Where it all began, begins again!
I think it’s safe to say that Michel Ancel’s prolific creativity has saved the “charming retro platformer” from a dreary future existence in the vaults of online DLC. Yes, the golden age of gaming has certainly gone but that’s not to say it has to be forgotten; Rayman Origins is living proof that charm, universal humour and old-school graphics can still compete with the high-end titles on the market. Usually a nod back to the nineties (which is essentially what Rayman Origins is) would be met with grunts and groans, but this love letter to old (and now undoubtedly new) fans reminds us all exactly why we fell in love with gaming in the first place…
The narrative is bare bones – but that’s not what you’re really here for with this game. This is a game about getting from A to B and having a bloody good time while you’re doing it. Rayman has always been the children’s equivalent of a hardcore stoner, sleeping on the job and gorging himself to death on munchies (who else remembers Rayman 2’s secret ending in which he lazily retires with a great deal of treasure; chilling as a fat slob on a Bahaman beach?) Rayman Origins is no exception; our hero begins the adventure by idly guzzling grapes, blissfully unaware that the pesky “Darktoons” are growing increasingly frustrated by the amount of noise Rayman and his pals are making. Eventually, they snap (it really is that bare bones) and unleash havoc upon the “Glade of Dreams” – which is essentially Rayman’s home hub. With the help of chubby funster Globox and the crafty, wizarding Teensies - Rayman sets off on a stunning adventure to restore peace to the glade!
Graphically the game is simply stunning and may seriously be the best looking 2D platformer we’ve seen this generation. Ubisoft developed an entirely new piece of software in order to accommodate Ancel’s artistic vision, called “UbiArt”, and boy did that development pay off! Players are treated to a sharp and vibrant visual feast, with colours literally glooping and sliding effortlessly across each map and each world. The wonderful care and attention that has gone into creating each character, environment and loading animation really sets Rayman Origins apart from similar titles, such as Castle Crashers. Little critters sometimes briefly pop up in the foreground (quite often just as mere silhouettes), yet it’s these additional touches which really make the bizarre and beautiful Rayman universe feel like a living, breathing cartoon-come-to-life.
The gameplay is split into roughly three segments: your standard side-scrolling platformer, your flight-shooter (in which you hop on the back of Rayman’s loveable mosquito and fire things out of its mouth whilst dodging enemies) and finally your “boss battles”. These are consistent and entertaining, grand in scale but small to execute. Whilst giant, deformed monsters may seem intimidating at first – you soon learn their cycles and patterns and eventually develop a sixth sense about what you need to do in order to defeat them. Boss’ traditionally tend to be extensions of whatever themed part of the world you’re in, i.e – under the sea you’ll fight a giant sea dragon, in the misty peaks you’ll fight a golem – usual fair. Another neat fact about the game is that often you’ll be jumping on platforms and punching little objects that are clearly inspired by other games in the Rayman series, or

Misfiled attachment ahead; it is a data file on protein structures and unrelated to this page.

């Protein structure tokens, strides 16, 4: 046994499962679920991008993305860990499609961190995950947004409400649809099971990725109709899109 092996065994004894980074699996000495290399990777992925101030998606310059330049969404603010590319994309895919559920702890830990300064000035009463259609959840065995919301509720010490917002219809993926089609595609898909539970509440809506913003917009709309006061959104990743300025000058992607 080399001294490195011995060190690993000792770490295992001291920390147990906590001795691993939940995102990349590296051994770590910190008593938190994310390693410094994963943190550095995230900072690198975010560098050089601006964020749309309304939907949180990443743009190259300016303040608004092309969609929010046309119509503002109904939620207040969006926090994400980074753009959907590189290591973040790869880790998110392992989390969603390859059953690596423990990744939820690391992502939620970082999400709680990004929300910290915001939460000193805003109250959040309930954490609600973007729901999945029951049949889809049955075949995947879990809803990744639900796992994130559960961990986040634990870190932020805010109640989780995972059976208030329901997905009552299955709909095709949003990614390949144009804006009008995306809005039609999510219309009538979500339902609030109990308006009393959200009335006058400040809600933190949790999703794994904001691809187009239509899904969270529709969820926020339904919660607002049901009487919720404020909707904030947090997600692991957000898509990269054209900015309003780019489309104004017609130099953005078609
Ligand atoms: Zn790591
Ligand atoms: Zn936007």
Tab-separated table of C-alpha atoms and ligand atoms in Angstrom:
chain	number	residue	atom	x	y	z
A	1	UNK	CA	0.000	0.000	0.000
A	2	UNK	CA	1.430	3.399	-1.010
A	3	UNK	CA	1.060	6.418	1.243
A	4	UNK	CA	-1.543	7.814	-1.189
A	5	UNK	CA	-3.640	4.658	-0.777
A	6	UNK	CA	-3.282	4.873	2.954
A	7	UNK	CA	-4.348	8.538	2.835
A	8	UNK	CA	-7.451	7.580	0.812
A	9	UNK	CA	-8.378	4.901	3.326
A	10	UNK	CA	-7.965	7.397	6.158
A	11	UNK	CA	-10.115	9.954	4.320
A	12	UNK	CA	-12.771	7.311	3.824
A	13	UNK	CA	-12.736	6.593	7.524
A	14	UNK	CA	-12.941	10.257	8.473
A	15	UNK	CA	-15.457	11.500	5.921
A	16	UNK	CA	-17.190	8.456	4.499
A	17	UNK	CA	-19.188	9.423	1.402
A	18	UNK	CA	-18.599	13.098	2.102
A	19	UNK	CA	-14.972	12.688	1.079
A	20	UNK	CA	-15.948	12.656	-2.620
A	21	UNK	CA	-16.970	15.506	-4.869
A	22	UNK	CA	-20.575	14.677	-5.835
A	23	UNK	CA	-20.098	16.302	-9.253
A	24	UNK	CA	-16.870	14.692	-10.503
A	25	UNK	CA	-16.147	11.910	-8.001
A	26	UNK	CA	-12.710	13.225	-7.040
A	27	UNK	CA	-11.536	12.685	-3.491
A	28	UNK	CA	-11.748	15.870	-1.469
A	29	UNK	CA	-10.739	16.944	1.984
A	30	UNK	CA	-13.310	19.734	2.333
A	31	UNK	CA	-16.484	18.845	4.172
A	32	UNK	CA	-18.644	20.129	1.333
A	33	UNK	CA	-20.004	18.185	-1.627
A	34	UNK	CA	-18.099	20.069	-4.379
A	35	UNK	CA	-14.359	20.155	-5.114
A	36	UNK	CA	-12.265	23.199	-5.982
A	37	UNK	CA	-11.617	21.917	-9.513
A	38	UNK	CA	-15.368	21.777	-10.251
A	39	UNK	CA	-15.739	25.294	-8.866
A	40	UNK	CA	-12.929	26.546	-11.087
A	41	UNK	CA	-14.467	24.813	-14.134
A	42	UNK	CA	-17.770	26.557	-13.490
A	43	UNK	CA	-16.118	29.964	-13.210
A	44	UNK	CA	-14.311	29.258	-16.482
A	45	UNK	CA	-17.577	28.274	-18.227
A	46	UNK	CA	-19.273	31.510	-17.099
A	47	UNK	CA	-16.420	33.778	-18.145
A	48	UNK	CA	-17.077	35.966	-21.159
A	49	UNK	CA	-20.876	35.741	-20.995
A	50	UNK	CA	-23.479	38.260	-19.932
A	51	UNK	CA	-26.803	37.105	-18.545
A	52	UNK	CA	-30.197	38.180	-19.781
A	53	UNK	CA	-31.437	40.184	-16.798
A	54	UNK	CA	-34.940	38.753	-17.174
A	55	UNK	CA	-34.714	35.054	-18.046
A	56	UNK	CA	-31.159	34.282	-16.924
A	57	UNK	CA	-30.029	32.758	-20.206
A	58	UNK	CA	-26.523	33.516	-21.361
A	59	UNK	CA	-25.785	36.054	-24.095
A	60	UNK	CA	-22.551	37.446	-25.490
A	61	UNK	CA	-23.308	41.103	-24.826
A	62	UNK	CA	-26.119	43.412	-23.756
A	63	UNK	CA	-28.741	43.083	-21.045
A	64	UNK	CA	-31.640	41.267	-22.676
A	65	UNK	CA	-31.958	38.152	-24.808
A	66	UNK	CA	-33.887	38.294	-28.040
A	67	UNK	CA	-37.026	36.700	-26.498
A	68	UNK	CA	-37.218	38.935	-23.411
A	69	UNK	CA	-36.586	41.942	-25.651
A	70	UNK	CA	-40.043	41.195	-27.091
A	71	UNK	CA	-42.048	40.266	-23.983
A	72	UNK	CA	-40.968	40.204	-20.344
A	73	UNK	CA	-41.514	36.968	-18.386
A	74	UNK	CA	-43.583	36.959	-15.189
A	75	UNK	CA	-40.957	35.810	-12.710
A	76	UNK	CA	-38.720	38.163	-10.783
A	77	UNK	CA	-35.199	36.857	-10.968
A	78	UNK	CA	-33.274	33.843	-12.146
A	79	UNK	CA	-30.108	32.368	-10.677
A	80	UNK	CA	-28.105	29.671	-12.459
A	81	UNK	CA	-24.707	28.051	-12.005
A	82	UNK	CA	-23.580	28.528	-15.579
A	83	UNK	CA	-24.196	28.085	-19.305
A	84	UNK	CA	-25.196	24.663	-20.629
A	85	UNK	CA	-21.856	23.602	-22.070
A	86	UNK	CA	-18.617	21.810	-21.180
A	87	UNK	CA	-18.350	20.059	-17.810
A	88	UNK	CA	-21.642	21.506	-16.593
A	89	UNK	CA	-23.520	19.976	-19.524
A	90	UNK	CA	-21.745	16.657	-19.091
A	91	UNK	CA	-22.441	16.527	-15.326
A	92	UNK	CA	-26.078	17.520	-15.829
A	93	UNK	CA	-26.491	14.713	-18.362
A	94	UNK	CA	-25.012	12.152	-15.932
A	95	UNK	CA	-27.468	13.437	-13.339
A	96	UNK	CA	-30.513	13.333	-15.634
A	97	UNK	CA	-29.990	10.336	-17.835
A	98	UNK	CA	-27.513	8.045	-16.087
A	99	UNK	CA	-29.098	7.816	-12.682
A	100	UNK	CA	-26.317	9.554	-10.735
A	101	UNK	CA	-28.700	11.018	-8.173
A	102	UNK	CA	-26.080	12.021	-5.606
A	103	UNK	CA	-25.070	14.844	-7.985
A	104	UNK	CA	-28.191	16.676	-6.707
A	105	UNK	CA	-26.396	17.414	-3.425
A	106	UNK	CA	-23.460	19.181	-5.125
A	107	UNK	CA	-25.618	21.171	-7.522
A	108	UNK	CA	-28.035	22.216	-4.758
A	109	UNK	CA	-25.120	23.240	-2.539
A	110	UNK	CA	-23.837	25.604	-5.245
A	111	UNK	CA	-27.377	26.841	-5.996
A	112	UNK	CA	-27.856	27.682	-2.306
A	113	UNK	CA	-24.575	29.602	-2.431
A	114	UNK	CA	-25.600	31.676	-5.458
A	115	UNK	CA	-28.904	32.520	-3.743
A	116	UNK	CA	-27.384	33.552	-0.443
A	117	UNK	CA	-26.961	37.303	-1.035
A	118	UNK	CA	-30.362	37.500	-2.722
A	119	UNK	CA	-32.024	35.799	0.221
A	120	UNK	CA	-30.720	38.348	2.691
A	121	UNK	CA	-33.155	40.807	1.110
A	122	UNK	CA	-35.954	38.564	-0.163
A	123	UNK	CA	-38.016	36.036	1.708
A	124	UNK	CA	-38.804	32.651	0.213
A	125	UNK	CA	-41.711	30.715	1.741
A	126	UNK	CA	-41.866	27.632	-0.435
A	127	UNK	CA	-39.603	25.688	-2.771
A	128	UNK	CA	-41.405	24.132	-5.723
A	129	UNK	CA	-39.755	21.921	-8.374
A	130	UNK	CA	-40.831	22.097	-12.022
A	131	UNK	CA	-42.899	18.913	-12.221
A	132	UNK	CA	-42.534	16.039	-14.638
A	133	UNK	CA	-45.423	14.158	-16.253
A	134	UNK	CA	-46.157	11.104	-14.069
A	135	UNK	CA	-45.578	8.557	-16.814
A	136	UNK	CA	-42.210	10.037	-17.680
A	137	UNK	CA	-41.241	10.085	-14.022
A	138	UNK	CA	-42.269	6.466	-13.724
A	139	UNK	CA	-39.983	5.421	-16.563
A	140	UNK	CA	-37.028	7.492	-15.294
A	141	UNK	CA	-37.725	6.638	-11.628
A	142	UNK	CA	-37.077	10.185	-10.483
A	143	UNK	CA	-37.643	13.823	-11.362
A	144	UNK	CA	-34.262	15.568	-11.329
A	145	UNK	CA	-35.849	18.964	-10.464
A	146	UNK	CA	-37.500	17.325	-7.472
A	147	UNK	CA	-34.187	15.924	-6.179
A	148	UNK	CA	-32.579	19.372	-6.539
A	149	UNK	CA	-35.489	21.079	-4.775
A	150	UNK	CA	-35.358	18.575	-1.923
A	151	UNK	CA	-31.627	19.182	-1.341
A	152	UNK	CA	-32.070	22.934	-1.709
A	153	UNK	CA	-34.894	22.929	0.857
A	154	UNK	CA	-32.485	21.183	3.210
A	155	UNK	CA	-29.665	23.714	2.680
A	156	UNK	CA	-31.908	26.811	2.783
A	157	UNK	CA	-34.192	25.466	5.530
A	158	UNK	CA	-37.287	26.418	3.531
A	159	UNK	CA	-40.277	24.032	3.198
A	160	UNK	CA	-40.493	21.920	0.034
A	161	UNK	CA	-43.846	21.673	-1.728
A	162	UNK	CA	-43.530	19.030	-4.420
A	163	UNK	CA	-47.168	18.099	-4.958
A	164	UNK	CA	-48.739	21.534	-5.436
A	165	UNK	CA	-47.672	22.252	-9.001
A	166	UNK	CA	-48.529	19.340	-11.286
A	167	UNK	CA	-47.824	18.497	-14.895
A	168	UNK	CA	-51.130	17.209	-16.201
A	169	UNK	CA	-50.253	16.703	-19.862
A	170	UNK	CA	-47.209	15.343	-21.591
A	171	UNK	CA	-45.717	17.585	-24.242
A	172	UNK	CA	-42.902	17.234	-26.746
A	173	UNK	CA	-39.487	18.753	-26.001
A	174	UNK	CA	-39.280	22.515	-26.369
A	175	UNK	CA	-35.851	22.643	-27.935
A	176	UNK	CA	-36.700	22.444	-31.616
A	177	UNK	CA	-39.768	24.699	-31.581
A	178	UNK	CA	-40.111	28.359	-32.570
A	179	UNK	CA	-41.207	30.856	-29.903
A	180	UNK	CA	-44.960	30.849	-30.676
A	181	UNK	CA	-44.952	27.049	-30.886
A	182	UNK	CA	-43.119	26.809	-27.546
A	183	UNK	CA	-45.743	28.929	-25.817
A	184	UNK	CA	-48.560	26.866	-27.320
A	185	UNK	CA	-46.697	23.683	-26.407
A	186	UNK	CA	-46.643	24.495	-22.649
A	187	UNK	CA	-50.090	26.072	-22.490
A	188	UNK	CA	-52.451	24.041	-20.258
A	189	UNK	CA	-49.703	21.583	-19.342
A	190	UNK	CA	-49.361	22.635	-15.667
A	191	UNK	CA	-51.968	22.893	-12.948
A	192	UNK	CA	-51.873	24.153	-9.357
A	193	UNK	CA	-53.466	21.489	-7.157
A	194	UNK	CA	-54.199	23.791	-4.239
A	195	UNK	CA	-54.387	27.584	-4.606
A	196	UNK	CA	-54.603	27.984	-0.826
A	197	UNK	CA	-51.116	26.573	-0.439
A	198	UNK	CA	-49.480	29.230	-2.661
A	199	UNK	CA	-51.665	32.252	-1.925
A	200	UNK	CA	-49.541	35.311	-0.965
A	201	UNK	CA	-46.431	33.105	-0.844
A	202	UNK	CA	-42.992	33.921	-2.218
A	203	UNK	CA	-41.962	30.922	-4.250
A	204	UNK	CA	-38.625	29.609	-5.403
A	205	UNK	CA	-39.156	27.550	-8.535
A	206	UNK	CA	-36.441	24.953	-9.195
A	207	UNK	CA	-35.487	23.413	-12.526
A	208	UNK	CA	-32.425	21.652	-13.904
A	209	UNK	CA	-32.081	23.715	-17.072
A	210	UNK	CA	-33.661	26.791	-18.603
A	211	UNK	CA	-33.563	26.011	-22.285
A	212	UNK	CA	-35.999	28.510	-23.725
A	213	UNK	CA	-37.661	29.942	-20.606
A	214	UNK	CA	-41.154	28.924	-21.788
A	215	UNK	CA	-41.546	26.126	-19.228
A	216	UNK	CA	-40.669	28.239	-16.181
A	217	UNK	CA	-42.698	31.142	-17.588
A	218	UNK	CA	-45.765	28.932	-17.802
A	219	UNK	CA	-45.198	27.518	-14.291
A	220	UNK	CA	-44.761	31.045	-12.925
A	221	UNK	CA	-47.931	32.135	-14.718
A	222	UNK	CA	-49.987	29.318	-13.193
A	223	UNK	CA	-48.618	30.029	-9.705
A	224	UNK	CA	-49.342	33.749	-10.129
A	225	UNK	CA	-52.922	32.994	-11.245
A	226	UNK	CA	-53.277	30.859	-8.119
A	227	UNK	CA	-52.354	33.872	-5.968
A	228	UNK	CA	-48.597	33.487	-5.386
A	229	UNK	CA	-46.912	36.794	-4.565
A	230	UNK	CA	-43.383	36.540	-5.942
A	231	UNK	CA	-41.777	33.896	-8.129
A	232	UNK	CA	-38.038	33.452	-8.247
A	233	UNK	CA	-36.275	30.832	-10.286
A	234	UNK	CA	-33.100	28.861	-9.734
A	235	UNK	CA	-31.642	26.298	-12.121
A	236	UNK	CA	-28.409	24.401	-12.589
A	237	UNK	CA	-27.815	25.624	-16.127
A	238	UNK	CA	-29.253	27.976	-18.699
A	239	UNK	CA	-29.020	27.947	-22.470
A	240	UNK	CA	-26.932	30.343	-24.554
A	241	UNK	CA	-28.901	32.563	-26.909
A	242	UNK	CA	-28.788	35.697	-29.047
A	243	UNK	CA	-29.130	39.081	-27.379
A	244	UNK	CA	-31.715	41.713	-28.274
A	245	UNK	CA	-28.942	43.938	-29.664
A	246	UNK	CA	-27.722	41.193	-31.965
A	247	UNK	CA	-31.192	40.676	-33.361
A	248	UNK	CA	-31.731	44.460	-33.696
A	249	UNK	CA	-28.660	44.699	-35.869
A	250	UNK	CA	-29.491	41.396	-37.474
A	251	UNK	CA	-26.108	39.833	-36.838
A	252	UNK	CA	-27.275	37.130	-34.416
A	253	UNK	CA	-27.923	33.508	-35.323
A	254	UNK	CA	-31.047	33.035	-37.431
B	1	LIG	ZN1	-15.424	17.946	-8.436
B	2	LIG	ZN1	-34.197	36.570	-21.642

indeed in Ubisoft’s back catalogue (I noticed a mock-up of Hillys inspired by Beyond Good and Evil and a cocktail realm inspired by Tonic Trouble). Nice little feature, good work Ubisoft!
Whilst there’s always a great deal of frenzied mayhem taking place at any one time (especially if you’re playing this on multiplayer) you rarely feel cheated or bewildered as the game itself is remarkably intuitive. Movement and execution flow perfectly, and rapid puzzles have equally rapid solutions. When you’re pulling off killer combos and landing enemies in specific traps, the feeling of satisfaction that strikes is fantastic. Despite all of this, the no “game over” policy always makes me feel a little lax in the way I approach the game. Sure, I appreciate being able to retry over and over again (because I die… I die a lot), but I never feel that I’m going to be severely punished for my errors. In fact, sometimes I found myself and my friend just allowed ourselves to be killed in order to go back and collect something we’ve previously missed. A minor gripe, but a gripe nonetheless.
My final issue (and it’s a biggy) is that Rayman Origins is a game that’s just crying out to be played online. Local multiplayer is all well and good, but when the specifics of multiplayer have already been designed and coded there seems to be little-to-no reason as to why Ubisoft wouldn’t complete the package by offering an online multiplayer. All I can imagine is that they witnessed how disruptive certain players can be and decided to not take the risk of having genuine fans frustrated by drop-in/drop-out jokers looking to spoil somebody’s game.
All in all, this is one impressive title! Due to the simplistic nature of the game, Rayman Origins has immediately fell in price – and whilst that’s a shame from the perspective of Ubisoft, it’s one massive gain for fans of wonderful, inventive platformers. Ancel gets another two big thumbs up from me; I’ve seriously had one hilariously wacky rollercoaster ride with this gem of a videogame.